The result: For every cancer patient who wins the lottery, there are many others who get little to no benefit from the latest drugs.
“We are very concerned about the push to get more drugs approved, instead of effective drugs approved,” said Fran Visco, president of the National Breast Cancer Coalition, who said the last game-changing breast cancer drug, Herceptin, was approved nearly 20 years ago.
In a November study published in JAMA Internal Medicine, researcher Diana Zuckerman looked at 18 approved cancer drugs that didn’t help patients live longer. Only one had clear data showing that it improved patients’ lives, such as by relieving pain or fatigue.
Two drugs harmed quality of life. For example, thyroid cancer patients taking the most expensive drug, cabozantinib, scored worse on a scale measuring five symptoms: diarrhea, fatigue, sleep disturbance, distress, and difficulty remembering, Zuckerman said.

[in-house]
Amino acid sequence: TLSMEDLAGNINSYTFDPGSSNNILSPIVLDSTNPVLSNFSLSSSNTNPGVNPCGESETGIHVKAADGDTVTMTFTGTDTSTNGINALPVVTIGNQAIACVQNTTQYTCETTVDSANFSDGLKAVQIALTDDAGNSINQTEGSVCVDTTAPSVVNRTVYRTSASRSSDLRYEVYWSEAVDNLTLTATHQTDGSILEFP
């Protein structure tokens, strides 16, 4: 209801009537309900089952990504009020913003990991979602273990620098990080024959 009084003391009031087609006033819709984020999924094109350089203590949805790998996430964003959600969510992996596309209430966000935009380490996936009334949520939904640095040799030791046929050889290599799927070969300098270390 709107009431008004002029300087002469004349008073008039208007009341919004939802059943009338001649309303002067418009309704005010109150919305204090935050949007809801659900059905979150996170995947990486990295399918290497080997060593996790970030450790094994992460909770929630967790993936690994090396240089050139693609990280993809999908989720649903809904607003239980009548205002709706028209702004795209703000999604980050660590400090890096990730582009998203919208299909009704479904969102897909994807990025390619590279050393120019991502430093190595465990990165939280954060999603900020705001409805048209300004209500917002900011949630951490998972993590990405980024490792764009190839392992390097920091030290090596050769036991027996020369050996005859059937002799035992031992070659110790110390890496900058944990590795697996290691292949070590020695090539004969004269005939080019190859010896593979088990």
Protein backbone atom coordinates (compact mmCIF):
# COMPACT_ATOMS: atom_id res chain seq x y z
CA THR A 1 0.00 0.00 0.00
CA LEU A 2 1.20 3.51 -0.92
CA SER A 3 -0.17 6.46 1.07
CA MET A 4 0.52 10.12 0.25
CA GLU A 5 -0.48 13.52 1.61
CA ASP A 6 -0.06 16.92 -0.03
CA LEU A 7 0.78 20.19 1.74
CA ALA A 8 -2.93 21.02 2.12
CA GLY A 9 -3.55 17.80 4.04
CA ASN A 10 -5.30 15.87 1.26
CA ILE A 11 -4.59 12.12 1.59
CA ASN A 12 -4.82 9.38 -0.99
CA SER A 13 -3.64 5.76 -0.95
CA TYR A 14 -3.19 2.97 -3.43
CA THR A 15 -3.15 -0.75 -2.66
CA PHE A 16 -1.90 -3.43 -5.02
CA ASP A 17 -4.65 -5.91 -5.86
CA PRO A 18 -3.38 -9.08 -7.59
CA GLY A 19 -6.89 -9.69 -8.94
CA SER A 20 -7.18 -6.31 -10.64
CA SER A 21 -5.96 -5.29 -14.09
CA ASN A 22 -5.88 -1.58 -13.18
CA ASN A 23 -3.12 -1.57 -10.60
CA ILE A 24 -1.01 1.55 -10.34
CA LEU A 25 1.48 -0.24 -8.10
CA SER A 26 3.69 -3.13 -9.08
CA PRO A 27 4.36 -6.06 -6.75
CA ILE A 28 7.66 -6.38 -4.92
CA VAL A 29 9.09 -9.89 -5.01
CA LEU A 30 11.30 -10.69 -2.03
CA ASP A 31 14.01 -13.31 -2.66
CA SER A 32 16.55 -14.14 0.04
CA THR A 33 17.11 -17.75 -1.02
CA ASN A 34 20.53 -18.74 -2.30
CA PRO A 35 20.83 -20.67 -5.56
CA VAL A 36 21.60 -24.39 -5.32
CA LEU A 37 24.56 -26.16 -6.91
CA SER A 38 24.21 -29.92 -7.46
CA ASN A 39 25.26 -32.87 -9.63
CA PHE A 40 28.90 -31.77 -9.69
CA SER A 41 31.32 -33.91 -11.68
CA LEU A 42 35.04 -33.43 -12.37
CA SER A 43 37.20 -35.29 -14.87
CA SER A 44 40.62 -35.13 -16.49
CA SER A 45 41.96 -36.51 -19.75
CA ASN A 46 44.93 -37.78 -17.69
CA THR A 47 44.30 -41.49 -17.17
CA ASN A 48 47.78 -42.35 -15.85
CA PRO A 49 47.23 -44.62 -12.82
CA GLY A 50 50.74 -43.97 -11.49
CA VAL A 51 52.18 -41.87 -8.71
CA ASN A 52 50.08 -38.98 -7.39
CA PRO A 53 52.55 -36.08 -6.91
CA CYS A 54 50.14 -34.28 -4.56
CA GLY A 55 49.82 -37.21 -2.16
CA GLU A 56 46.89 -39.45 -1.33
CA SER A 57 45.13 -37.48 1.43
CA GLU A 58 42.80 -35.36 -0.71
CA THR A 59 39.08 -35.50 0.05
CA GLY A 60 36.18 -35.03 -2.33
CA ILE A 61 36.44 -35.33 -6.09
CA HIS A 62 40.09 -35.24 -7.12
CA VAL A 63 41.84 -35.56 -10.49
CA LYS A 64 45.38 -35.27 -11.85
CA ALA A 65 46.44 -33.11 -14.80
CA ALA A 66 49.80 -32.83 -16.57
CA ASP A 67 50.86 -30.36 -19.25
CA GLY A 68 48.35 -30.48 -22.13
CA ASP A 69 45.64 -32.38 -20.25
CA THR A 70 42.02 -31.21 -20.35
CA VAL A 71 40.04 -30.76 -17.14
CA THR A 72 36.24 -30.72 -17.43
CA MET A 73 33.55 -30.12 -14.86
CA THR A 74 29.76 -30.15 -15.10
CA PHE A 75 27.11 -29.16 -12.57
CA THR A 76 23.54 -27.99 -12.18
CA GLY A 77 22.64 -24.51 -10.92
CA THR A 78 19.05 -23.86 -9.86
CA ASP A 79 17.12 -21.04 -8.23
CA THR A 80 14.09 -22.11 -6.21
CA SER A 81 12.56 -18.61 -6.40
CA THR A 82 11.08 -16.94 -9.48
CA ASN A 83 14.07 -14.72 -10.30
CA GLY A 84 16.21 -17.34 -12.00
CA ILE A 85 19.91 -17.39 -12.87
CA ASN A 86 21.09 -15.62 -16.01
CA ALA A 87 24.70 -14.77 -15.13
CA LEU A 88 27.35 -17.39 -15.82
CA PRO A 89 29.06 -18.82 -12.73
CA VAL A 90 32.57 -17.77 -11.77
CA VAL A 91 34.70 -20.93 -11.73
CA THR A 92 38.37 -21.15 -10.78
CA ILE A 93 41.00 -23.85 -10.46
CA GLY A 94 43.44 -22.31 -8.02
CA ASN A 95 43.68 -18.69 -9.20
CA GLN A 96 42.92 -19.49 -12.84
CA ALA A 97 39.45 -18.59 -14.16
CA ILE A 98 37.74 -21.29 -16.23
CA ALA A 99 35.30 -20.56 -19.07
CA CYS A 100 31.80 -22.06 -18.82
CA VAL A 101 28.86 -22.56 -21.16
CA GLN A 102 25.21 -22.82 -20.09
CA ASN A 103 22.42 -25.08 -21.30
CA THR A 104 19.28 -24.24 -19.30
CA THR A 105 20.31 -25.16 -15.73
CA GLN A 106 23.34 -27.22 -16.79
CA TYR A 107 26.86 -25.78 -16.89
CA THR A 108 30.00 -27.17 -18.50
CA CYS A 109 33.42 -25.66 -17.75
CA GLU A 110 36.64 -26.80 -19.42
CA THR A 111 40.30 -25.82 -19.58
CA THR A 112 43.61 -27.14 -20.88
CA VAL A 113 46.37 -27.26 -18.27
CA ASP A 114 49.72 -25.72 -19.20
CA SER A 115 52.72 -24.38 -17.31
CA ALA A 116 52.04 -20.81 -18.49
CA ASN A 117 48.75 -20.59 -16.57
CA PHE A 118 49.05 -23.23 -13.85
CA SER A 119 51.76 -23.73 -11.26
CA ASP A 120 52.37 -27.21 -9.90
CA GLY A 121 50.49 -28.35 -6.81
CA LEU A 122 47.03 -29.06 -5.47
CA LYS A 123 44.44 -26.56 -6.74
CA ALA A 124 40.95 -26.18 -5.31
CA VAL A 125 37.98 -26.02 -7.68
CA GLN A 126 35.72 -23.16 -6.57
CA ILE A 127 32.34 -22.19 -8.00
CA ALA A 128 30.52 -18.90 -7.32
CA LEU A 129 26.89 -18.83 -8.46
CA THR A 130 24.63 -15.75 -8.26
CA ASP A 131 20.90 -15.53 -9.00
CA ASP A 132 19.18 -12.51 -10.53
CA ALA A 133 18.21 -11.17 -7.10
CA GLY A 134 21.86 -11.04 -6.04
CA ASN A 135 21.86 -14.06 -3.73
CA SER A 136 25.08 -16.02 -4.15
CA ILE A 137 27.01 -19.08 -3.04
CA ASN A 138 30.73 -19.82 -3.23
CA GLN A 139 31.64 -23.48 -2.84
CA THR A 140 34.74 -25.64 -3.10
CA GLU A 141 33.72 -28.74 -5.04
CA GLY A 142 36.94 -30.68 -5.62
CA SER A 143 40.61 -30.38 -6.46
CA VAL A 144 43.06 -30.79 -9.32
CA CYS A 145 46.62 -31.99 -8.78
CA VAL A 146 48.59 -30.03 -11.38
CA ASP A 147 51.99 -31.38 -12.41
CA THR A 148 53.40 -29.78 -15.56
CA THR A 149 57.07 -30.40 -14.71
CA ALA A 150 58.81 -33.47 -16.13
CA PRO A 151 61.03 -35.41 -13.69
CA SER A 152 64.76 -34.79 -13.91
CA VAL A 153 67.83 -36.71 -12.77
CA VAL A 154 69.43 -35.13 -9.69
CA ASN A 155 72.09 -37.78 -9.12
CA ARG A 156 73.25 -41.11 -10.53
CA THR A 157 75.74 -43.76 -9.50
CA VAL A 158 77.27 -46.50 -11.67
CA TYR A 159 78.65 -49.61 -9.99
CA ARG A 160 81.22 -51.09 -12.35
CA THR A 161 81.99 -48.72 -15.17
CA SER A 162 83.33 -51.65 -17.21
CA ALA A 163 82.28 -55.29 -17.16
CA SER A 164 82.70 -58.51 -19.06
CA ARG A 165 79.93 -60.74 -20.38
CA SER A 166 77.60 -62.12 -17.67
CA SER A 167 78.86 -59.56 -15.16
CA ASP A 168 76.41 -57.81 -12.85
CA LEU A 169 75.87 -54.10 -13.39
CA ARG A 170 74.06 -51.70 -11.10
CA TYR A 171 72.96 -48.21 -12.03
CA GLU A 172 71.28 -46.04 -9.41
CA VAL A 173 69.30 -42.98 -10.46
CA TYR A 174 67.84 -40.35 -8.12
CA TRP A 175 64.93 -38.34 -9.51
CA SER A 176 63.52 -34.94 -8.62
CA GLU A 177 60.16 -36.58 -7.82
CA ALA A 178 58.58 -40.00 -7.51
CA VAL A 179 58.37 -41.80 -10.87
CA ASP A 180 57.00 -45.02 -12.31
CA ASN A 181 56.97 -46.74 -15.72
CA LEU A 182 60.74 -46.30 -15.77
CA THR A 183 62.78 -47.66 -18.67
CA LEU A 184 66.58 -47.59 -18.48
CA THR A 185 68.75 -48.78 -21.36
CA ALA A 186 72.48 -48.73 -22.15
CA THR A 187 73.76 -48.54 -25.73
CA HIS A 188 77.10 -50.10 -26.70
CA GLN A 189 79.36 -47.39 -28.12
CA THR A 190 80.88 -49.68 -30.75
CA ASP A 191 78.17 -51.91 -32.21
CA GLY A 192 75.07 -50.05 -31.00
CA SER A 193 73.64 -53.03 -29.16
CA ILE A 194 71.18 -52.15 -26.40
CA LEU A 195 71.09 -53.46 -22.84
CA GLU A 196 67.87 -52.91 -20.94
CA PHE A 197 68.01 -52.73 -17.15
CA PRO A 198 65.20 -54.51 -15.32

“Our patients need drugs that provide the greatest possible benefit, particularly when you put that in the context of cost,” said Dr. Richard Schilsky, senior vice president and chief medical officer at the American Society of Clinical Oncology, which represents cancer specialists. “You begin to question what is the real value of a therapy when the benefit is small, the toxicity may be similar to a previous drug and the cost is much higher.”
Cancer drugs approved last year cost an average of $171,000 a year, according to the Center for Health Policy and Outcomes at New York’s Memorial Sloan Kettering Cancer Center. Although the high prices can lead patients to think they’re getting the Mercedes of cancer drugs, research shows that a medication’s price has no relationship to how well it works.